The extensive research done on microbes in space, especially experimenting the impact simulated gravity has on the growth and sustenance of microbes, has improved our understanding on the mechanisms of pathogenesis and host-pathogen interactions. In the recent past, studies have shown that an underlying change in gene activity manifests in the form of differential responsiveness to weightlessness among microbes. Between the various microbes examined, a common food borne pathogen Salmonella becomes more virulent when grown in simulated microgravity. Many theories have emerged to explain this phenomenon. This review will not only summarize some of the key research done on microbial virulence under virtual gravity, but also provide a new hypothesis to explain how a state of enhanced virulence might help microbes adapt in microgravity.
In the struggle for continuity, the difference between success and failure is not luck but better adaptation. Natural selection acts on gradual changes in phenotype due to shift in the genotype of a group in a population. These phenotypic variants ensure that the most successful individuals are those that have traits better suited to adapt to their immediate environment. However, no matter how drastic or sudden, a change in the environment does not bring a change in genetics. Such changes add constraint, by way of increased selective pressure, on those few genetic variants that get favored by natural selection. The basic progression from the simplest to the most complex has been in fact an ending of millions and millions of years of natural selection. Though, this transformation was and never will be predestined. It so happens that a few among a population always showed better adaptation with the changing environment; additionally, an error or mutation in their genetic makeup gave them the impetus to survive and their lineages gave birth to a race tougher and better equipped than its ancestry; what we call as being evolutionarily complex.
The effect of Modeled Microgravity (MMG) on cellular reactions has been primarily explored by the use of a specialized bioreactor called the High Aspect Ratio rotating wall Vessel bioreactor (HARV; Synthecon Inc., Houston, Tex.). HARV creates simulated weightlessness by altering the gravitational vectors over the surface of cells (Figure 1). This results in an over-all-time-averaged gravitational vector of 10-2xg, as discussed by Unsworth and Dedolph [1,2]. Gravity as low as this produces a sustained low shear milieu for cell growth, one that is suited for all experiments analyzing the effects of microgravity.
The effects of microgravity on microbial growth and life processes, such as virulence, have been investigated in the recent past. In order to examine the aforesaid parameters, several ground-based models have been developed, in particular the HARV. One of the Classic studies suggests that Salmonella enterica serovar Typhimurium exhibited increased virulence under conditions of simulated microgravity, as discussed by Nickerson, Rozenweig and Sarker [3-5]. Parallel to this work was the one, which strived to reason out the causes for differences in growth pattern seen in yeast cultures when subjected to simulated microgravity, as discussed by Johanson . Such an alteration to microbial virulence has also been validated with a corresponding change in gene expression. But in spite of all the mounting evidence, one could argue as to why was this particular species of Salmonella selected amidst so many other pathogens? And the answer to this comes from few interesting findings from the past. Firstly, environmental influences alter the gene expression of virulence determinants in pathogenic bacteria. Salmonella spp., in particular, seem to be quite sensitive to changes in pH, osmolarity, stress and growth phase, as discussed by Foster and Mahan [7,8]. Secondly, the National Center for Infectious Diseases claims that Salmonella enterica serovar Typhimurium is the leading cause for systemic diseases in humans, especially in immune-compromised individuals. Now in correlation, several studies have also concluded that spaceflight dampens the immune response of the body, as discussed by Nefedov, Pellis and Taylor [9-11]. So it is clear that astronauts, during their space travel, are no better than patients with blunted immune systems and therefore, an extensive examination of this bacterium under modeled microgravity is of utmost significance.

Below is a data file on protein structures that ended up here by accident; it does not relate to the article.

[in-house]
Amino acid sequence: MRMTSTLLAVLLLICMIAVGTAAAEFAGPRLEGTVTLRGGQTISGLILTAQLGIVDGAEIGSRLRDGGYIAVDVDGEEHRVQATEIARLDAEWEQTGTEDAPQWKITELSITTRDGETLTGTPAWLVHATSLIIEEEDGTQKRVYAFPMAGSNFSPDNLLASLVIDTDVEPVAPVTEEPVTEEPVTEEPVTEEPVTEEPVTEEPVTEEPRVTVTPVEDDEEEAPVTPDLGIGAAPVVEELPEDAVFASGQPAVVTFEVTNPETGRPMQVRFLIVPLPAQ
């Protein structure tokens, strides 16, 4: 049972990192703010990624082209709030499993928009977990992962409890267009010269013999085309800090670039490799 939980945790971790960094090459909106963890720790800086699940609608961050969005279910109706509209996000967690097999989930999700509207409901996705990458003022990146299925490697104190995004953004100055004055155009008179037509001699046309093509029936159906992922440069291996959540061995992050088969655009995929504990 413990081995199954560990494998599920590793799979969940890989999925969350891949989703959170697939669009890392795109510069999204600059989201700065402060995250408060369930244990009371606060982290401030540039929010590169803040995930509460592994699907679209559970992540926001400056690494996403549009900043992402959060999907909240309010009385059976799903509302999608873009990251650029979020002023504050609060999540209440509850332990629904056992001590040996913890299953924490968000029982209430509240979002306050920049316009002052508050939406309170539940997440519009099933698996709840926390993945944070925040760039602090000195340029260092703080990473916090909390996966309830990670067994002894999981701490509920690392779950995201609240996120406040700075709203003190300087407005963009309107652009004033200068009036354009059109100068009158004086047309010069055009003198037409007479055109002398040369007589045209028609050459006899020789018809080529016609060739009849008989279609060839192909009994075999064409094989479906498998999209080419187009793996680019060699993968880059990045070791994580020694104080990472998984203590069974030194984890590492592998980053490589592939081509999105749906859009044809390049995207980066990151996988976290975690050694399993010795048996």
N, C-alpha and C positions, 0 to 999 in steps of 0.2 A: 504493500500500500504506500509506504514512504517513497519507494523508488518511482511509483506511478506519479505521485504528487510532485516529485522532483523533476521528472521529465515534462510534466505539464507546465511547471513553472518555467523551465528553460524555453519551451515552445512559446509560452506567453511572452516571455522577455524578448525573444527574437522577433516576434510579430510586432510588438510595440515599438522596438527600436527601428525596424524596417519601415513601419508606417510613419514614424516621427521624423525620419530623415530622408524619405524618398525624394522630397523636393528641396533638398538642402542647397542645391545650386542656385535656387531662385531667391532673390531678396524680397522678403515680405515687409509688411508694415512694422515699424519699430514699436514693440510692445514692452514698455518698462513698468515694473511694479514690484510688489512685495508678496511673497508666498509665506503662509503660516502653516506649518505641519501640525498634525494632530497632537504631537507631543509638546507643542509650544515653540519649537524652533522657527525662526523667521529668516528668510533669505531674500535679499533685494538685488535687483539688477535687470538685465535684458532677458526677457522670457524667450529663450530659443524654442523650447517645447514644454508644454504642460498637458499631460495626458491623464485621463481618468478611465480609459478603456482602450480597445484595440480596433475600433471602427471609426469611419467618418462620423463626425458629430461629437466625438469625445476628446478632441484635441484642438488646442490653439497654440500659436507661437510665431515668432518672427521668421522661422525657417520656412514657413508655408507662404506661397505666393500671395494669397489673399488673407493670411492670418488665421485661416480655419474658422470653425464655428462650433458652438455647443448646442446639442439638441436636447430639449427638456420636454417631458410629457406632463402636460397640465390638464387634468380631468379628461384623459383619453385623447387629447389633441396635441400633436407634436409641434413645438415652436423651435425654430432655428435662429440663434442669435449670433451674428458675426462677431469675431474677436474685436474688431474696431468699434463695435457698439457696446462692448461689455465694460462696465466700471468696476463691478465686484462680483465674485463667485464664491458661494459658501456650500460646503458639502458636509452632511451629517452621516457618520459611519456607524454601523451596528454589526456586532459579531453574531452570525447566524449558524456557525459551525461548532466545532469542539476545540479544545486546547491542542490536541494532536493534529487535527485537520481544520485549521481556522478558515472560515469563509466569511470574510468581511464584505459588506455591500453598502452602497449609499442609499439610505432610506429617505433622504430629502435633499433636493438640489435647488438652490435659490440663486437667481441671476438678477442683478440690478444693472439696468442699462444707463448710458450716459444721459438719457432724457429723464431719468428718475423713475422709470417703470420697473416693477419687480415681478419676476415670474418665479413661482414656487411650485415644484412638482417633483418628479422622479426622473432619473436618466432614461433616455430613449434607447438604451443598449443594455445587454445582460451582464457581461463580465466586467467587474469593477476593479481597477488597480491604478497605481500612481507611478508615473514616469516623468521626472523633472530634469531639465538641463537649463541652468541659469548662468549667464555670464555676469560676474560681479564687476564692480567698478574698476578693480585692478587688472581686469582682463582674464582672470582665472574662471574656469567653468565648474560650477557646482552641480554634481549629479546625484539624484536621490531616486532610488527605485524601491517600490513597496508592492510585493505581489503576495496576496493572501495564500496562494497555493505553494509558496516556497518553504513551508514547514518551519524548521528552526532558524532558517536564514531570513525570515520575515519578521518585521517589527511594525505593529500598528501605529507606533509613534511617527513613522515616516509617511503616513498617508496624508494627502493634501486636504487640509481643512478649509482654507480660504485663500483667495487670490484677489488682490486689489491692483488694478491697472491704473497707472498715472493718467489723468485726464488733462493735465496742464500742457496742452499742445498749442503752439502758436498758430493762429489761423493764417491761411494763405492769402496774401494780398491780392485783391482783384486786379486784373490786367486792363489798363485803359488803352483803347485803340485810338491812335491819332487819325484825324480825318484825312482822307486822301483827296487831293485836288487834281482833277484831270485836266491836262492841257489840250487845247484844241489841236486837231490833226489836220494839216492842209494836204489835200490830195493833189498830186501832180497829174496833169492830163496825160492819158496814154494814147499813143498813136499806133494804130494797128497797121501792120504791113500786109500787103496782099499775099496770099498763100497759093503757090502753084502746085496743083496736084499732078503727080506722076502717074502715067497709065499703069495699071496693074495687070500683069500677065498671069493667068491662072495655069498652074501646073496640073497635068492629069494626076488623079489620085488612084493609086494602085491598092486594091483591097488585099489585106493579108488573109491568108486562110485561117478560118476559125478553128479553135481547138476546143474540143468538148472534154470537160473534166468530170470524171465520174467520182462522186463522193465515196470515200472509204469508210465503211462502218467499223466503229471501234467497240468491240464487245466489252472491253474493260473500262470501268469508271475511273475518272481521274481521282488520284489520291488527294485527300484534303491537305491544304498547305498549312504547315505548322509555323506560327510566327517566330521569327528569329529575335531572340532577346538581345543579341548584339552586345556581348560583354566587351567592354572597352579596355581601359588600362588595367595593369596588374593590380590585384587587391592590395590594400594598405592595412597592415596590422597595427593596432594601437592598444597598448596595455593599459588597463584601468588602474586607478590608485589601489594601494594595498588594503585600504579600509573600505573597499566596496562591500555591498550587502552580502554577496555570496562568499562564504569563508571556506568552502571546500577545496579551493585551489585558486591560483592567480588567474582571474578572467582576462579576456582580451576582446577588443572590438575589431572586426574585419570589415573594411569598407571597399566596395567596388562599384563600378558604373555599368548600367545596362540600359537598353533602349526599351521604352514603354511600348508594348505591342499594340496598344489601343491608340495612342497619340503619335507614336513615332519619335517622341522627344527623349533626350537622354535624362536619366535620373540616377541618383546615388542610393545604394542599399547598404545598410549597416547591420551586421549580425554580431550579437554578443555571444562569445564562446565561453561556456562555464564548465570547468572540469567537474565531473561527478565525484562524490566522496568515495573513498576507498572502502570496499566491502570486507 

Experiments using Low Shear Modeled Microgravity (LSMMG) have been shown to induce differential gene expression in Salmonella enterica serovar Typhimurium. Changes included those in the expression of transcriptional regulators, virulence factors, biomolecule-biosynthetic enzymes and iron utilization enzymes, as discussed by Rozenweig . Amid numerous results, a few stood out quite distinctively in demonstrating the effect of microgravity on microbial virulence. The oral lethal dose to kill 50% of animals, which is also termed as the LD50, for Salmonella enterica serovar Typhimurium, under modeled microgravity was significantly lower (roughly 5.2 times) than those grown under normal conditions; 4.3 x 106 as opposed to 2.2 x 107 CFU respectively. In addition, a survival assay using mice revealed that the time of death post-infection with the specific Salmonella spp., which were grown under simulated states, decreased considerably (Figure 2).
Figure 2: Survival of mice after oral infection with serovar Typhimurium 3339 grown under MMG or normal gravity.oC.
Also, results from acid resistance assays revealed that MMG grown bacteria were three times more resistant to low pH than the control strains, as discussed by Nickerson  (Figure 3). So a part of an MMG grown bacterium’s enhanced virulence might be due to their resilience towards acidic stress during the microbe’s passage through the host’s stomach. The latter being one of the prime non-specific defenses towards foreign invasion.
Figure 3: Acid resistance assay.